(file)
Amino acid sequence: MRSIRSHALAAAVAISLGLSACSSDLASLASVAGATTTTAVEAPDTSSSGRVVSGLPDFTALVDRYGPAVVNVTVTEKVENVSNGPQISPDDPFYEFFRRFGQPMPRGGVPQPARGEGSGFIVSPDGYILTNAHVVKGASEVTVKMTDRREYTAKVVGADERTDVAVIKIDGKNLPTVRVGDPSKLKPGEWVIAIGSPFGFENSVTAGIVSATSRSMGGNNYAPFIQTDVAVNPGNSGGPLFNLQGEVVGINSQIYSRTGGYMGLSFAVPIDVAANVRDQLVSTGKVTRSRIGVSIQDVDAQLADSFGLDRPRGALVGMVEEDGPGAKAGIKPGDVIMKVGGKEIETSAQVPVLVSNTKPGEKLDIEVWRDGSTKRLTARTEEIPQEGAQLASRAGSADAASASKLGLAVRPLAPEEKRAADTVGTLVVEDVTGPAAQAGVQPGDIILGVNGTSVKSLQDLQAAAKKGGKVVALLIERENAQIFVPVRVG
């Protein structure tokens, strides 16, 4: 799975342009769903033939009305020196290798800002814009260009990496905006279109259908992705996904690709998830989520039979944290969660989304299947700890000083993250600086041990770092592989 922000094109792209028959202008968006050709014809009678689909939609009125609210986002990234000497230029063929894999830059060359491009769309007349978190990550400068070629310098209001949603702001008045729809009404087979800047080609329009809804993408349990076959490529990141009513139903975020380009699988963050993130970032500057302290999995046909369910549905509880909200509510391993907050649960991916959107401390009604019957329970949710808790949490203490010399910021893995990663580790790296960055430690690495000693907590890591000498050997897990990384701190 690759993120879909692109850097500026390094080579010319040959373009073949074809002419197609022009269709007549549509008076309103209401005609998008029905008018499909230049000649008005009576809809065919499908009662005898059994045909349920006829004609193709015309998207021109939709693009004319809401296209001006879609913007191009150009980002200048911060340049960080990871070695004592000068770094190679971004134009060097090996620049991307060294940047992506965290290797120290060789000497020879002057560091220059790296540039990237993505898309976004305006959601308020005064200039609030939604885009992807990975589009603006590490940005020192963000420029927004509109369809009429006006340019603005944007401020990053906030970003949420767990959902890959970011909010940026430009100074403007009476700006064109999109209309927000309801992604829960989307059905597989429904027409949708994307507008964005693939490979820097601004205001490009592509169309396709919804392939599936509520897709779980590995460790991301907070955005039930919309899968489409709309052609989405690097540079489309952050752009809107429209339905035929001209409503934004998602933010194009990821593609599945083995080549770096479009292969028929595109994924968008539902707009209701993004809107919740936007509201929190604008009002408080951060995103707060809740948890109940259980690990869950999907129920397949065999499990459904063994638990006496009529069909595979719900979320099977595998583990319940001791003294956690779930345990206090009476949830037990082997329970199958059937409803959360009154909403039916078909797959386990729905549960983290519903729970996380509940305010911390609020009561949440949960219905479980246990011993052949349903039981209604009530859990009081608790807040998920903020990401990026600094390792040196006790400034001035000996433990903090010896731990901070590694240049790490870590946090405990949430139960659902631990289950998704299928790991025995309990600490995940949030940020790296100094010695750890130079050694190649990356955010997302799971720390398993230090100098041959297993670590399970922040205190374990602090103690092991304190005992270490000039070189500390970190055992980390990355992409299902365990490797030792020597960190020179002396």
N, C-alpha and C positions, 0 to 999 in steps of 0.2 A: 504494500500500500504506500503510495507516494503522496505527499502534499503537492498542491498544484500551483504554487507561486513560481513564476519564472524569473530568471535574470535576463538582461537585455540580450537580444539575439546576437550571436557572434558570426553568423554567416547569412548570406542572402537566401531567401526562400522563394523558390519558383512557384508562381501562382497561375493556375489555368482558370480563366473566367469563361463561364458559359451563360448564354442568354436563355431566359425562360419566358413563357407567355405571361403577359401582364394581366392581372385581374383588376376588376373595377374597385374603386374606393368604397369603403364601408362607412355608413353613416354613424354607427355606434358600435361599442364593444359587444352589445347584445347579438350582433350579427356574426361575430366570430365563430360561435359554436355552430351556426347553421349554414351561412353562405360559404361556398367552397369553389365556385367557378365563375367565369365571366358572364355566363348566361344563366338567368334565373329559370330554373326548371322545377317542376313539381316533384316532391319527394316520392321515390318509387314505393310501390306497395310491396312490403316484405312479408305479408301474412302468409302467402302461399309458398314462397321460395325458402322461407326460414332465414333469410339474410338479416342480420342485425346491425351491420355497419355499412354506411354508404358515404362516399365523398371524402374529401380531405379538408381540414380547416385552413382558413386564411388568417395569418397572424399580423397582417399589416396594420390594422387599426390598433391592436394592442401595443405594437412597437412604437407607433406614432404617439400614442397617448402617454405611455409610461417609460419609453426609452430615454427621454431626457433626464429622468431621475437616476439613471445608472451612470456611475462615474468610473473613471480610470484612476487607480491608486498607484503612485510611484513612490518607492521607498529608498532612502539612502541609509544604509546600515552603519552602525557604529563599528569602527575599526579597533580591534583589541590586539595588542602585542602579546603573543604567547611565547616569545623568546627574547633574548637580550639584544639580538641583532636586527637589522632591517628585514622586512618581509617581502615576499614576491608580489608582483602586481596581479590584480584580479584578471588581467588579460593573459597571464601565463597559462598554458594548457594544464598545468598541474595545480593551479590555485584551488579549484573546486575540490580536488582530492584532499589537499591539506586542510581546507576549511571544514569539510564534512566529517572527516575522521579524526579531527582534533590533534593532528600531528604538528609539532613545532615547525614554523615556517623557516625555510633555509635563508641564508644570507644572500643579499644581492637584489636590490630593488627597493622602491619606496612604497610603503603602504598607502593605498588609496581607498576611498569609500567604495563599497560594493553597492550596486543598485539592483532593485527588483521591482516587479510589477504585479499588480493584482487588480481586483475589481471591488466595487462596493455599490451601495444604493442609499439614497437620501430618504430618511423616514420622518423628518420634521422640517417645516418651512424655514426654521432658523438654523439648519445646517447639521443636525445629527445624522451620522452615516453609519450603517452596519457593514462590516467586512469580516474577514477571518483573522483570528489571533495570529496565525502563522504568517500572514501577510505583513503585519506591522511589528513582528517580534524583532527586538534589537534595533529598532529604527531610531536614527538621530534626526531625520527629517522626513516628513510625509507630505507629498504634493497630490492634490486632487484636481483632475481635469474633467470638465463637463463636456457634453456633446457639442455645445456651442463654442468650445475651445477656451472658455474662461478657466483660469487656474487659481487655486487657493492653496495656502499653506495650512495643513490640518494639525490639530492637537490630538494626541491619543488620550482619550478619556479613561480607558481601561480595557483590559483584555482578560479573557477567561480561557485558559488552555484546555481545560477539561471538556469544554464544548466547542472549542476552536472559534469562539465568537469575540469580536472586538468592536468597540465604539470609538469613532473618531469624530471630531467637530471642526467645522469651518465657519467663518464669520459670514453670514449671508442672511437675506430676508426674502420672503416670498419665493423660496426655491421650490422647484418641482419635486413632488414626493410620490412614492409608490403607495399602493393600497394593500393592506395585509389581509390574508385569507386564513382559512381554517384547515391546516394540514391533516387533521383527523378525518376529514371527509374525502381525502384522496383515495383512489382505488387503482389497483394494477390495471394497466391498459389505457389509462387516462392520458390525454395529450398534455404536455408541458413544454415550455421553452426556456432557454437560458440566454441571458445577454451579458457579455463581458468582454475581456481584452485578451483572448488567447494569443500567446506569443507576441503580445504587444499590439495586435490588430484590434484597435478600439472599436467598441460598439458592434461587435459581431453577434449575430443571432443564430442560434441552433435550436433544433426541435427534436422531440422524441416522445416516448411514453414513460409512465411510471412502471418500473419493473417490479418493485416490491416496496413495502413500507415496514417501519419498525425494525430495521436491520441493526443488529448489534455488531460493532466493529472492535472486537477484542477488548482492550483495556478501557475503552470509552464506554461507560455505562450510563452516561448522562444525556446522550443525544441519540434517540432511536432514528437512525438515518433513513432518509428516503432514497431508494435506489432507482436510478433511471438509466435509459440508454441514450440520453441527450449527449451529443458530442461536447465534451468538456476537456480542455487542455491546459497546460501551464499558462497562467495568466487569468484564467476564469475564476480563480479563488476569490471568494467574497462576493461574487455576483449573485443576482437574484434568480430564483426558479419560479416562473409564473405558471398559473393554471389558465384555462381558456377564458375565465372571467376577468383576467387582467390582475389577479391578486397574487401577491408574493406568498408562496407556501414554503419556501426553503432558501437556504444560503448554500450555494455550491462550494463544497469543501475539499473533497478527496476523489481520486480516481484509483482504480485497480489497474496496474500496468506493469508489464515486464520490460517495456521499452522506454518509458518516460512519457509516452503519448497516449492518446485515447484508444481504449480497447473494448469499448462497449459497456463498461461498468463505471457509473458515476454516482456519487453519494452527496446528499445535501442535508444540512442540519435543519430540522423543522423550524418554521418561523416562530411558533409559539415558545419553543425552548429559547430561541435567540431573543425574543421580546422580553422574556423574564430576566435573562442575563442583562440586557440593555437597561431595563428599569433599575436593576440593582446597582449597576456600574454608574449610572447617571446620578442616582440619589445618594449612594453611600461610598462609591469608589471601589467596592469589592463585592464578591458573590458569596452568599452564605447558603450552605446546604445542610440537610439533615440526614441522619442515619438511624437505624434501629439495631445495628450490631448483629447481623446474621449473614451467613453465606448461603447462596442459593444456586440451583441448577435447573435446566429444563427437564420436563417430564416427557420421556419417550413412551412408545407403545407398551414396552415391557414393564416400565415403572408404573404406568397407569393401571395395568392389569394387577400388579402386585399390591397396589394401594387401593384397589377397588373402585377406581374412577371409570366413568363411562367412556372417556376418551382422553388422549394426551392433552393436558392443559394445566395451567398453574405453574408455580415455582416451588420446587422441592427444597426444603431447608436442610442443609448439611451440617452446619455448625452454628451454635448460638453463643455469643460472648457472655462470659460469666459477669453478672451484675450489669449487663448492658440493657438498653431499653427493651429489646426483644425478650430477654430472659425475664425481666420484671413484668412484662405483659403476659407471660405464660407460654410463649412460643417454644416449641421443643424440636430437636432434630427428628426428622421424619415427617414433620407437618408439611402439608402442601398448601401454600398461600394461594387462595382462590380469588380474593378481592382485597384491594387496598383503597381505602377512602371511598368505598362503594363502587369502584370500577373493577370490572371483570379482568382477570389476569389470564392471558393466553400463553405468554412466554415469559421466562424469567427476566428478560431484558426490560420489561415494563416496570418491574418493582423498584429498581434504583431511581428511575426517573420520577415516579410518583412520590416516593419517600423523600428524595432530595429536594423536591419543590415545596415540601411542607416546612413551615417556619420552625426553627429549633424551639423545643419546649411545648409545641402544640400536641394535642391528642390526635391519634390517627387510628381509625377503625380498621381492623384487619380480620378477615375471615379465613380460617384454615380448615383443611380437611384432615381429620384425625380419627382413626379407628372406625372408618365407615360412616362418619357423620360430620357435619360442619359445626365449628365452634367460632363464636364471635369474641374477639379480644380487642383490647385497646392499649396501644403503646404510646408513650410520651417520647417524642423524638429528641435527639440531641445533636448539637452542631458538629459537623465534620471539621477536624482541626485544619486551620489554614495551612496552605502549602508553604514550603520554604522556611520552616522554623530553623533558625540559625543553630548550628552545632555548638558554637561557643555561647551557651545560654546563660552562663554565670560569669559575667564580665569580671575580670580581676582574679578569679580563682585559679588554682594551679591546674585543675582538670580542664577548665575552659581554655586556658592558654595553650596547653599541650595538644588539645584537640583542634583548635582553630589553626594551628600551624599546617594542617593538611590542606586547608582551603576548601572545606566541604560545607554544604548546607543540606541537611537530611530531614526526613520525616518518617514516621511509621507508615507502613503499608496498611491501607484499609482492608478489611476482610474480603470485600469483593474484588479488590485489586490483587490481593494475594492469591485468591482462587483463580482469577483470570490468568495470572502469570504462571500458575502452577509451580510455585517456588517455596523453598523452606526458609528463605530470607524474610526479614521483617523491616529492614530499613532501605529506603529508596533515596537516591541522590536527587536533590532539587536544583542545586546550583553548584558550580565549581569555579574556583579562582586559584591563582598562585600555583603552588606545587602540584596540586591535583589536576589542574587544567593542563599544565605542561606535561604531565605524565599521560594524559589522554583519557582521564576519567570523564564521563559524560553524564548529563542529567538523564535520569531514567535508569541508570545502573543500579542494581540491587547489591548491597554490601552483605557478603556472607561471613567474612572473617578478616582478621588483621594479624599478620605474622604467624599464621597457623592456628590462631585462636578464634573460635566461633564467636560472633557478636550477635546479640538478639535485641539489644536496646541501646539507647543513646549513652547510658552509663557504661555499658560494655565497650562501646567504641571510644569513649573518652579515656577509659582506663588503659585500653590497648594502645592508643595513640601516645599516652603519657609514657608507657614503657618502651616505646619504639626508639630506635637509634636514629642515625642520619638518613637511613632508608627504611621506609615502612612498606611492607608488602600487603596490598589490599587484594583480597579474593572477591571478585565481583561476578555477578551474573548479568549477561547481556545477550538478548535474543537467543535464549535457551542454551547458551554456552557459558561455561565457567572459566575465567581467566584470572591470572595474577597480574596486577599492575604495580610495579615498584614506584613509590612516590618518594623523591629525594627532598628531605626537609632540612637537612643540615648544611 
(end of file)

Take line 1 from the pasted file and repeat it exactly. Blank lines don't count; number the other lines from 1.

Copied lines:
Amino acid sequence: MRSIRSHALAAAVAISLGLSACSSDLASLASVAGATTTTAVEAPDTSSSGRVVSGLPDFTALVDRYGPAVVNVTVTEKVENVSNGPQISPDDPFYEFFRRFGQPMPRGGVPQPARGEGSGFIVSPDGYILTNAHVVKGASEVTVKMTDRREYTAKVVGADERTDVAVIKIDGKNLPTVRVGDPSKLKPGEWVIAIGSPFGFENSVTAGIVSATSRSMGGNNYAPFIQTDVAVNPGNSGGPLFNLQGEVVGINSQIYSRTGGYMGLSFAVPIDVAANVRDQLVSTGKVTRSRIGVSIQDVDAQLADSFGLDRPRGALVGMVEEDGPGAKAGIKPGDVIMKVGGKEIETSAQVPVLVSNTKPGEKLDIEVWRDGSTKRLTARTEEIPQEGAQLASRAGSADAASASKLGLAVRPLAPEEKRAADTVGTLVVEDVTGPAAQAGVQPGDIILGVNGTSVKSLQDLQAAAKKGGKVVALLIERENAQIFVPVRVG